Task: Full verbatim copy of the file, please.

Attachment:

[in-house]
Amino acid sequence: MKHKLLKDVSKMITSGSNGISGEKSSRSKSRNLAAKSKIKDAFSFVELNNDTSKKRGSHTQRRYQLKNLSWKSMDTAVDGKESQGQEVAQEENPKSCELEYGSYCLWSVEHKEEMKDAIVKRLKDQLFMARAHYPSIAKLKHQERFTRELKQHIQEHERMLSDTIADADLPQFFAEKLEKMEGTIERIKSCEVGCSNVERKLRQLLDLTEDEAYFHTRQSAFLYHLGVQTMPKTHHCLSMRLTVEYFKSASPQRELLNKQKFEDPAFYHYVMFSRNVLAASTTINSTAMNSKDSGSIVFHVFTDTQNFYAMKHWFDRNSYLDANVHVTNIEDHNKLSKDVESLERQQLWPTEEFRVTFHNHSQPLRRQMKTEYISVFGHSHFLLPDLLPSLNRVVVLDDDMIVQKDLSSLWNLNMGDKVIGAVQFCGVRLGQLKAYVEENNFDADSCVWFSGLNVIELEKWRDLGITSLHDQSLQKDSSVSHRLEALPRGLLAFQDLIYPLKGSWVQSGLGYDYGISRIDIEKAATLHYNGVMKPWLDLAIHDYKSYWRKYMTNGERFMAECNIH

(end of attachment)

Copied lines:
[in-house]
Amino acid sequence: MKHKLLKDVSKMITSGSNGISGEKSSRSKSRNLAAKSKIKDAFSFVELNNDTSKKRGSHTQRRYQLKNLSWKSMDTAVDGKESQGQEVAQEENPKSCELEYGSYCLWSVEHKEEMKDAIVKRLKDQLFMARAHYPSIAKLKHQERFTRELKQHIQEHERMLSDTIADADLPQFFAEKLEKMEGTIERIKSCEVGCSNVERKLRQLLDLTEDEAYFHTRQSAFLYHLGVQTMPKTHHCLSMRLTVEYFKSASPQRELLNKQKFEDPAFYHYVMFSRNVLAASTTINSTAMNSKDSGSIVFHVFTDTQNFYAMKHWFDRNSYLDANVHVTNIEDHNKLSKDVESLERQQLWPTEEFRVTFHNHSQPLRRQMKTEYISVFGHSHFLLPDLLPSLNRVVVLDDDMIVQKDLSSLWNLNMGDKVIGAVQFCGVRLGQLKAYVEENNFDADSCVWFSGLNVIELEKWRDLGITSLHDQSLQKDSSVSHRLEALPRGLLAFQDLIYPLKGSWVQSGLGYDYGISRIDIEKAATLHYNGVMKPWLDLAIHDYKSYWRKYMTNGERFMAECNIH